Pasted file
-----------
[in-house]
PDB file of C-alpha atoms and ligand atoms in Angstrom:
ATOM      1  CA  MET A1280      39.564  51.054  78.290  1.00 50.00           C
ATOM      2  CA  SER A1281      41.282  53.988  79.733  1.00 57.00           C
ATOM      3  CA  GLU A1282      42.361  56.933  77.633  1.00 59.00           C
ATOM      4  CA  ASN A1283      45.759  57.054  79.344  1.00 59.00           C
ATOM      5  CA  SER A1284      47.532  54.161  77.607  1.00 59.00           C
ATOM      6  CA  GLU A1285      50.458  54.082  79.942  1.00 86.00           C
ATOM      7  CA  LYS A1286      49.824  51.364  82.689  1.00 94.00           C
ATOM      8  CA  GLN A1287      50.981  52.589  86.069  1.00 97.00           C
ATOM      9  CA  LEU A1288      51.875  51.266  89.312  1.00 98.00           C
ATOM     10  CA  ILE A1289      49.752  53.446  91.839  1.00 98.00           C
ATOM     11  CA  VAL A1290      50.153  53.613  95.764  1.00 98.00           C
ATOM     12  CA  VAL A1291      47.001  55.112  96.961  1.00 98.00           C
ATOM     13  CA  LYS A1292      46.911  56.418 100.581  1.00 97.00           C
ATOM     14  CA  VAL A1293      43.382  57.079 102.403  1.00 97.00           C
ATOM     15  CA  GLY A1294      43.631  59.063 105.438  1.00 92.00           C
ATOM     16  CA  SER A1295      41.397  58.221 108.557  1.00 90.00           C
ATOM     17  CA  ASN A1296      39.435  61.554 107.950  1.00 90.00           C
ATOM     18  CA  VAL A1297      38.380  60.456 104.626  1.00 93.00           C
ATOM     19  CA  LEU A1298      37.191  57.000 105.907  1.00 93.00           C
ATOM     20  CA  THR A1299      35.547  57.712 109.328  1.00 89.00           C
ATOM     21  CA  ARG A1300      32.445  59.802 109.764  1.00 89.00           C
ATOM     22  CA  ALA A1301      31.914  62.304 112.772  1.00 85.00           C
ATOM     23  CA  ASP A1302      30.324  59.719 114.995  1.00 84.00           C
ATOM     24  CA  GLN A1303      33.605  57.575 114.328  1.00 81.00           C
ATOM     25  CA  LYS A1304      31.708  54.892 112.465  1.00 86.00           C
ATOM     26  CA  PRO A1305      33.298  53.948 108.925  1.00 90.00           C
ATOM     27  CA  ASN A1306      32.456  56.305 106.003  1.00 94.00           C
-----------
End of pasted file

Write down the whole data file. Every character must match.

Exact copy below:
[in-house]
PDB file of C-alpha atoms and ligand atoms in Angstrom:
ATOM      1  CA  MET A1280      39.564  51.054  78.290  1.00 50.00           C
ATOM      2  CA  SER A1281      41.282  53.988  79.733  1.00 57.00           C
ATOM      3  CA  GLU A1282      42.361  56.933  77.633  1.00 59.00           C
ATOM      4  CA  ASN A1283      45.759  57.054  79.344  1.00 59.00           C
ATOM      5  CA  SER A1284      47.532  54.161  77.607  1.00 59.00           C
ATOM      6  CA  GLU A1285      50.458  54.082  79.942  1.00 86.00           C
ATOM      7  CA  LYS A1286      49.824  51.364  82.689  1.00 94.00           C
ATOM      8  CA  GLN A1287      50.981  52.589  86.069  1.00 97.00           C
ATOM      9  CA  LEU A1288      51.875  51.266  89.312  1.00 98.00           C
ATOM     10  CA  ILE A1289      49.752  53.446  91.839  1.00 98.00           C
ATOM     11  CA  VAL A1290      50.153  53.613  95.764  1.00 98.00           C
ATOM     12  CA  VAL A1291      47.001  55.112  96.961  1.00 98.00           C
ATOM     13  CA  LYS A1292      46.911  56.418 100.581  1.00 97.00           C
ATOM     14  CA  VAL A1293      43.382  57.079 102.403  1.00 97.00           C
ATOM     15  CA  GLY A1294      43.631  59.063 105.438  1.00 92.00           C
ATOM     16  CA  SER A1295      41.397  58.221 108.557  1.00 90.00           C
ATOM     17  CA  ASN A1296      39.435  61.554 107.950  1.00 90.00           C
ATOM     18  CA  VAL A1297      38.380  60.456 104.626  1.00 93.00           C
ATOM     19  CA  LEU A1298      37.191  57.000 105.907  1.00 93.00           C
ATOM     20  CA  THR A1299      35.547  57.712 109.328  1.00 89.00           C
ATOM     21  CA  ARG A1300      32.445  59.802 109.764  1.00 89.00           C
ATOM     22  CA  ALA A1301      31.914  62.304 112.772  1.00 85.00           C
ATOM     23  CA  ASP A1302      30.324  59.719 114.995  1.00 84.00           C
ATOM     24  CA  GLN A1303      33.605  57.575 114.328  1.00 81.00           C
ATOM     25  CA  LYS A1304      31.708  54.892 112.465  1.00 86.00           C
ATOM     26  CA  PRO A1305      33.298  53.948 108.925  1.00 90.00           C
ATOM     27  CA  ASN A1306      32.456  56.305 106.003  1.00 94.00           C